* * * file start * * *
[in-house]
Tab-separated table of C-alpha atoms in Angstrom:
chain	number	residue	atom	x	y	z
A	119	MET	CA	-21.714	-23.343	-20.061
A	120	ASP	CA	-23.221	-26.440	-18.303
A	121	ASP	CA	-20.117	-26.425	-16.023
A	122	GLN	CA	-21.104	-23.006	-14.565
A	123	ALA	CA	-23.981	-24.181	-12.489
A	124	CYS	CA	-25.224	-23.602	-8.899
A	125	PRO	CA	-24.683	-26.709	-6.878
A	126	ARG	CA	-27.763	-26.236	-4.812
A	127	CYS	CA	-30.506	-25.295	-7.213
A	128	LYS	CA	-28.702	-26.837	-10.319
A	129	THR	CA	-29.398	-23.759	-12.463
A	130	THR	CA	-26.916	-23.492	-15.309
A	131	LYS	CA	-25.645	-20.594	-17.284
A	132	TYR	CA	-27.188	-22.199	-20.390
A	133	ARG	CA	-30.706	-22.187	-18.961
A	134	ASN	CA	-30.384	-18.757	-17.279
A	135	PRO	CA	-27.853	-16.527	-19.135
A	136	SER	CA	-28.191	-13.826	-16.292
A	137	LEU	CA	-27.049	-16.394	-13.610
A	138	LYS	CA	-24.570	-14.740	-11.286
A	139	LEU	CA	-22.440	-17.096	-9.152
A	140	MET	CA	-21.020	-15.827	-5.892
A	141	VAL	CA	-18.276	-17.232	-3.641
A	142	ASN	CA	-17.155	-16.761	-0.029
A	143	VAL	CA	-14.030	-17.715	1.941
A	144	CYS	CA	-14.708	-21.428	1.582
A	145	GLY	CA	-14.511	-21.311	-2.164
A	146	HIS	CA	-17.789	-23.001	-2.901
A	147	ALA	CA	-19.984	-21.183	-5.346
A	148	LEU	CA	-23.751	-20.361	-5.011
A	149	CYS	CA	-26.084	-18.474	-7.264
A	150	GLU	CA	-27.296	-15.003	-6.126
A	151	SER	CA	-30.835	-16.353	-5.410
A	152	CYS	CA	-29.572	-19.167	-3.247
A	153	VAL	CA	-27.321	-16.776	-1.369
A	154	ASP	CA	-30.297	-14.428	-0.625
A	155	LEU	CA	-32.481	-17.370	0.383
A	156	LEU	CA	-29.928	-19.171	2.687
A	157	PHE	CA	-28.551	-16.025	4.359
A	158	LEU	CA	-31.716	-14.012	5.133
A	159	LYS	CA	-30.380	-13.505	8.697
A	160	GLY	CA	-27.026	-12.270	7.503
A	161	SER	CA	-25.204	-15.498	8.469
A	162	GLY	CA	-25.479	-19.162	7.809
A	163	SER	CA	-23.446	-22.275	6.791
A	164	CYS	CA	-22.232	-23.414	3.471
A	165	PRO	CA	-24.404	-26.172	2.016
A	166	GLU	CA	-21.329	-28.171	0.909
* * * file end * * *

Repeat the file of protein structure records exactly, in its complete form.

[in-house]
Tab-separated table of C-alpha atoms in Angstrom:
chain	number	residue	atom	x	y	z
A	119	MET	CA	-21.714	-23.343	-20.061
A	120	ASP	CA	-23.221	-26.440	-18.303
A	121	ASP	CA	-20.117	-26.425	-16.023
A	122	GLN	CA	-21.104	-23.006	-14.565
A	123	ALA	CA	-23.981	-24.181	-12.489
A	124	CYS	CA	-25.224	-23.602	-8.899
A	125	PRO	CA	-24.683	-26.709	-6.878
A	126	ARG	CA	-27.763	-26.236	-4.812
A	127	CYS	CA	-30.506	-25.295	-7.213
A	128	LYS	CA	-28.702	-26.837	-10.319
A	129	THR	CA	-29.398	-23.759	-12.463
A	130	THR	CA	-26.916	-23.492	-15.309
A	131	LYS	CA	-25.645	-20.594	-17.284
A	132	TYR	CA	-27.188	-22.199	-20.390
A	133	ARG	CA	-30.706	-22.187	-18.961
A	134	ASN	CA	-30.384	-18.757	-17.279
A	135	PRO	CA	-27.853	-16.527	-19.135
A	136	SER	CA	-28.191	-13.826	-16.292
A	137	LEU	CA	-27.049	-16.394	-13.610
A	138	LYS	CA	-24.570	-14.740	-11.286
A	139	LEU	CA	-22.440	-17.096	-9.152
A	140	MET	CA	-21.020	-15.827	-5.892
A	141	VAL	CA	-18.276	-17.232	-3.641
A	142	ASN	CA	-17.155	-16.761	-0.029
A	143	VAL	CA	-14.030	-17.715	1.941
A	144	CYS	CA	-14.708	-21.428	1.582
A	145	GLY	CA	-14.511	-21.311	-2.164
A	146	HIS	CA	-17.789	-23.001	-2.901
A	147	ALA	CA	-19.984	-21.183	-5.346
A	148	LEU	CA	-23.751	-20.361	-5.011
A	149	CYS	CA	-26.084	-18.474	-7.264
A	150	GLU	CA	-27.296	-15.003	-6.126
A	151	SER	CA	-30.835	-16.353	-5.410
A	152	CYS	CA	-29.572	-19.167	-3.247
A	153	VAL	CA	-27.321	-16.776	-1.369
A	154	ASP	CA	-30.297	-14.428	-0.625
A	155	LEU	CA	-32.481	-17.370	0.383
A	156	LEU	CA	-29.928	-19.171	2.687
A	157	PHE	CA	-28.551	-16.025	4.359
A	158	LEU	CA	-31.716	-14.012	5.133
A	159	LYS	CA	-30.380	-13.505	8.697
A	160	GLY	CA	-27.026	-12.270	7.503
A	161	SER	CA	-25.204	-15.498	8.469
A	162	GLY	CA	-25.479	-19.162	7.809
A	163	SER	CA	-23.446	-22.275	6.791
A	164	CYS	CA	-22.232	-23.414	3.471
A	165	PRO	CA	-24.404	-26.172	2.016
A	166	GLU	CA	-21.329	-28.171	0.909